It’s no secret. Plenty of third-parties contact review sites, blogs and individuals to post content on behalf of their clients. I’m approached regularly from “marketing” firms to include links, rave statements and the likes on client blogs. This week, New York Attorney General Eric T. Schneiderman announced that 19 companies have been fined a total $350,000 in penalties for the practice, and have agreed to stop writing fake reviews on the internet.
The Operation Clean Turf project has been investigating the practice for the past year, focusing primarily on the manipulation of consumer review sites, including Yelp!, CitySearch and Google Local.
Schneiderman calls “astroturfing” the “21st century’s false advertising” practice. During the undercover investigation, the office realized the bulk of these companies created fake online profiles and paid freelancers to write bunk reviews. Companies, like the ones penalized, call the process “reputation management”.
A similar practice, which is the one many of us are approached about by “link strategists” uses blog owners to push visitors to an online store or product page by “endorsing” a product, either outright or by mere mention. Another benefit, they argue, is better Google rankings due to increased incoming links. It’s important to note that when Google realizes this type of practice, those third-party sites get flagged, and so could your own.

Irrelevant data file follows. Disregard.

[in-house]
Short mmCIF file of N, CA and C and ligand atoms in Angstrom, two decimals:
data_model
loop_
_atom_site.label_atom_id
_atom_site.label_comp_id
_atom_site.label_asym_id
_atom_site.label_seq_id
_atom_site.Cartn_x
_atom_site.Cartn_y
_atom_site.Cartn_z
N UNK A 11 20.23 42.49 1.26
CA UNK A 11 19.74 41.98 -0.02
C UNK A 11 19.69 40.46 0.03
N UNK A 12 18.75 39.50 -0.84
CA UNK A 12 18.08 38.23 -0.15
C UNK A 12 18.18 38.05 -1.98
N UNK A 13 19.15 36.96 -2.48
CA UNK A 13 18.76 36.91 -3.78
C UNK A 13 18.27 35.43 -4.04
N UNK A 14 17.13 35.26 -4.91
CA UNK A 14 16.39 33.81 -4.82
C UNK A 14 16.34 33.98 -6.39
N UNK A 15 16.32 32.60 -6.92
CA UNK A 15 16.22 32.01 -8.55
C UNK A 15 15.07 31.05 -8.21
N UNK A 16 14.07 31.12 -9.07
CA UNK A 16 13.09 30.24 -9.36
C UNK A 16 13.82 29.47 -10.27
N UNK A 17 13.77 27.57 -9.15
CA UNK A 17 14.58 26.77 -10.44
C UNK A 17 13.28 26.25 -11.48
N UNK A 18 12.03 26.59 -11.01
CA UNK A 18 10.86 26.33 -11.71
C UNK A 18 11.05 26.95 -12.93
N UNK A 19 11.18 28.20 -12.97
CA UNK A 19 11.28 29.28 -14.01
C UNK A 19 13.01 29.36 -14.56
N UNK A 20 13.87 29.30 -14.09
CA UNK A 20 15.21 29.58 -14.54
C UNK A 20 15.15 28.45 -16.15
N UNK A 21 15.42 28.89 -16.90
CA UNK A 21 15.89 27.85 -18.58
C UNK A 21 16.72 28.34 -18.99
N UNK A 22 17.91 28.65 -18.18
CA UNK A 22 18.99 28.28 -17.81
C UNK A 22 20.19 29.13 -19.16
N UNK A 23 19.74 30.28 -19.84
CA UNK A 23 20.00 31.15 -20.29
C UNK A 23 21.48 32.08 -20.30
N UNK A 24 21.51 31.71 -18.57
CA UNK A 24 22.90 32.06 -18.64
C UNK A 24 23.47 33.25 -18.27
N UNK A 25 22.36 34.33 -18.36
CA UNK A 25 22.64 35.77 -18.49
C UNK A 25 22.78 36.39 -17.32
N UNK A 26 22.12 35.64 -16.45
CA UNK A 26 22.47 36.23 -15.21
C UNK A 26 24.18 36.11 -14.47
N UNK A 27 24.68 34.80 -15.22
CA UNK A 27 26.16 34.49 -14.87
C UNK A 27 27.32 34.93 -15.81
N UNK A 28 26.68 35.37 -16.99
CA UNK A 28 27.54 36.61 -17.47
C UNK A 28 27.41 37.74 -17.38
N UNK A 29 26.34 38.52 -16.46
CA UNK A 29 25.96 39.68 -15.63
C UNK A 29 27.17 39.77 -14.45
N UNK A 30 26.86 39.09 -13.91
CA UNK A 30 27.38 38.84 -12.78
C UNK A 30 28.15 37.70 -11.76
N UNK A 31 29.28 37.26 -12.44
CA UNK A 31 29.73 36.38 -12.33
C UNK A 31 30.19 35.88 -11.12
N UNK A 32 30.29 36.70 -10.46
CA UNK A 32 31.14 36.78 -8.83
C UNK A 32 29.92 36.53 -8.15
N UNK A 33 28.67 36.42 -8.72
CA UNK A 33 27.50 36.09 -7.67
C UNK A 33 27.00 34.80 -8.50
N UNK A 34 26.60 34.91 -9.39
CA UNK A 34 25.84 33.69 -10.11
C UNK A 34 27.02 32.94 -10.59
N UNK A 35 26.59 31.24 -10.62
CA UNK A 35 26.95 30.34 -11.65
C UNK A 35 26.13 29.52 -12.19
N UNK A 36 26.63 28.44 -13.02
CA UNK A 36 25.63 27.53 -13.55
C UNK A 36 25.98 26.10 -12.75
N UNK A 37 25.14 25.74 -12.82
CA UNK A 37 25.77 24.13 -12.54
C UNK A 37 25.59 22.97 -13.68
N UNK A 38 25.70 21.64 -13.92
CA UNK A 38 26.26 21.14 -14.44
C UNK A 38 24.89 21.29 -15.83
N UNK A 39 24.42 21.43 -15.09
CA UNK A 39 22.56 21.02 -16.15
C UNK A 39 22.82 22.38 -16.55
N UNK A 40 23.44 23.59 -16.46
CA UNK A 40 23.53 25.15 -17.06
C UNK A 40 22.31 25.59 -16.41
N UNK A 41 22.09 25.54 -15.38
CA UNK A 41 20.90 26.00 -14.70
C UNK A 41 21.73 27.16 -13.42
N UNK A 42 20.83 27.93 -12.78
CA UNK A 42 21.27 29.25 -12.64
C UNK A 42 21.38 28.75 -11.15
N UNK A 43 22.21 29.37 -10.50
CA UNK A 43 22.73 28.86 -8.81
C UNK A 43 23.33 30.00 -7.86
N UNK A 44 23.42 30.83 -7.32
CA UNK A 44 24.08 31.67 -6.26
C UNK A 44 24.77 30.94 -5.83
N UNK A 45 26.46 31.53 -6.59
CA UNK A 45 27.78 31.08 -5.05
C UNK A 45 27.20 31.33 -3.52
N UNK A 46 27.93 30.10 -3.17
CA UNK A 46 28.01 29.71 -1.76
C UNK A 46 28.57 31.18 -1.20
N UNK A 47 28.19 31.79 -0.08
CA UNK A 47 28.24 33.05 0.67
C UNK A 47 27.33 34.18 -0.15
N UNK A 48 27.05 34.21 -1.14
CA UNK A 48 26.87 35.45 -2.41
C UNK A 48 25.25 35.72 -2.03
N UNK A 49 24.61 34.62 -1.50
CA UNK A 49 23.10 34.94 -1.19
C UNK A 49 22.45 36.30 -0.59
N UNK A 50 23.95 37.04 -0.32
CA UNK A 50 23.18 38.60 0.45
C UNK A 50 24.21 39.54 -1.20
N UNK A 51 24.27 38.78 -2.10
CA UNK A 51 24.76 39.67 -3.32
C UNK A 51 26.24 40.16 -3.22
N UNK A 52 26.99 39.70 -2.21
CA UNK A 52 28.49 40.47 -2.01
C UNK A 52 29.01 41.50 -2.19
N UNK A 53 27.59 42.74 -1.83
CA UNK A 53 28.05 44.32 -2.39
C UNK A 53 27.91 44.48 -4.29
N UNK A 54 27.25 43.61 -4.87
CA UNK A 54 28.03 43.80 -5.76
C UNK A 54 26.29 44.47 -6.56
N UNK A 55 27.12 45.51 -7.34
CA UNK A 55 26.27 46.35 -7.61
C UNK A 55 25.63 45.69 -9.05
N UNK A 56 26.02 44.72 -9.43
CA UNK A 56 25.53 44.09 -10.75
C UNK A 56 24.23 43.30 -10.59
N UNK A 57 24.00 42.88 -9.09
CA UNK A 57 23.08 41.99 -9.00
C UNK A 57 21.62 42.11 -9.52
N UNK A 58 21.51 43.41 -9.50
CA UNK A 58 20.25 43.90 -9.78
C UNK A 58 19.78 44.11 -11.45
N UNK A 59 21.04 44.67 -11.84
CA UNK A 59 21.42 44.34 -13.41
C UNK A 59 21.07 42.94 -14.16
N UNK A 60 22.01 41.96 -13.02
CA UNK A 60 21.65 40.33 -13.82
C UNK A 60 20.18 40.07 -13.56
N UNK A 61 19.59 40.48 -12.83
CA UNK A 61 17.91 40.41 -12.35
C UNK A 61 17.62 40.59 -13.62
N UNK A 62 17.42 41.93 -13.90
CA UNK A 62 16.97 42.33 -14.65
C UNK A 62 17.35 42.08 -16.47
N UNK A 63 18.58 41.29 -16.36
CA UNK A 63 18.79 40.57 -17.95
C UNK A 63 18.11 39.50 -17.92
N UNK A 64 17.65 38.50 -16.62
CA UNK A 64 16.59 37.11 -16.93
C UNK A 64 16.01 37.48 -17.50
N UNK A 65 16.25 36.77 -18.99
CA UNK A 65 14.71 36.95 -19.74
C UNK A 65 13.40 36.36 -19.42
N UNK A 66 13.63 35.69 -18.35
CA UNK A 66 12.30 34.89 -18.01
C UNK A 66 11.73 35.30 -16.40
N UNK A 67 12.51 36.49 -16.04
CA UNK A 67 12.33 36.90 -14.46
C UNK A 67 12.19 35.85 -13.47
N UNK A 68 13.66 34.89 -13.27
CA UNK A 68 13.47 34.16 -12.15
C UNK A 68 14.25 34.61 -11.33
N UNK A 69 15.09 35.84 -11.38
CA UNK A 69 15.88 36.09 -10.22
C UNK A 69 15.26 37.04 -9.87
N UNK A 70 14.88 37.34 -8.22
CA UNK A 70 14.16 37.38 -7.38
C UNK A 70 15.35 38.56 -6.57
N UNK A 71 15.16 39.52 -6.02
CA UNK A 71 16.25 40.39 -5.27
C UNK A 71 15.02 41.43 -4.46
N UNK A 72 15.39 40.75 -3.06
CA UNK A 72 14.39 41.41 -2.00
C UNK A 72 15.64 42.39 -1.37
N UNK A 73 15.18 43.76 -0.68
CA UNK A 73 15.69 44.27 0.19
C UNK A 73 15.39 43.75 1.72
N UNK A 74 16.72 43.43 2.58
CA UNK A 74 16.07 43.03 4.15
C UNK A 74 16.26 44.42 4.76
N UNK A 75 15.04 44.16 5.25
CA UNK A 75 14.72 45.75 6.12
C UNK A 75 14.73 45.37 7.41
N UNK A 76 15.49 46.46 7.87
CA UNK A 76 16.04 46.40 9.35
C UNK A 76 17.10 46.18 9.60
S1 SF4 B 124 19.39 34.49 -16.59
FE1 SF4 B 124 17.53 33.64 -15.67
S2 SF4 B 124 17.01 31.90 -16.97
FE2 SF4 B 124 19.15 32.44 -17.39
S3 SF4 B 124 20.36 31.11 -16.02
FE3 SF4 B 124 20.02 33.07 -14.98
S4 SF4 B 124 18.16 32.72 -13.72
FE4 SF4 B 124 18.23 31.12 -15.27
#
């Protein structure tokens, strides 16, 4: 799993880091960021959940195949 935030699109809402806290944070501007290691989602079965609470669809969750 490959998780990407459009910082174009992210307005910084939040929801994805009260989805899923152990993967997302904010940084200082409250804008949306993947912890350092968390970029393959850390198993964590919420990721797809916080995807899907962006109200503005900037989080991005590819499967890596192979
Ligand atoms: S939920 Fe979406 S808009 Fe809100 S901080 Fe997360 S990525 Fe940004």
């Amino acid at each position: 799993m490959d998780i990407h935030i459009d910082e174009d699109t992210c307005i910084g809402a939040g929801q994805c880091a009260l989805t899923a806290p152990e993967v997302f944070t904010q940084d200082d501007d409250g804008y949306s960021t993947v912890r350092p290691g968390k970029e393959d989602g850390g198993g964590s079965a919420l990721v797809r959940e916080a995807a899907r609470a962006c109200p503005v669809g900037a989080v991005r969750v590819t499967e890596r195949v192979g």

Then there are product reviews. Many small business owners are concerned about the lack of reviews overall, or the lack of positive reviews. In turn, some will hire a third party to review their products on sites like Amazon, using additional profiles to mark those reviews as helpful.
While Operation Clean Turf focused on “brick and mortar” reviews, we can only expect (and hope) that manipulating ratings on product-based reviews is also being quietly investigated.
If you’ve ever hired one of these types of companies, here’s something else… While you’re forking over hundreds, if not thousands, of dollars, the average “reviewer” typically makes as little as $1.00 per review, and it usually caps at $10. In short, they’re the middleman, and they make a handsome cent to do what your very own customers could do for you if they’re at all satisfied.
Want a better understanding of the AG’s findings? Here’s a great explanation, in laymen’s terms.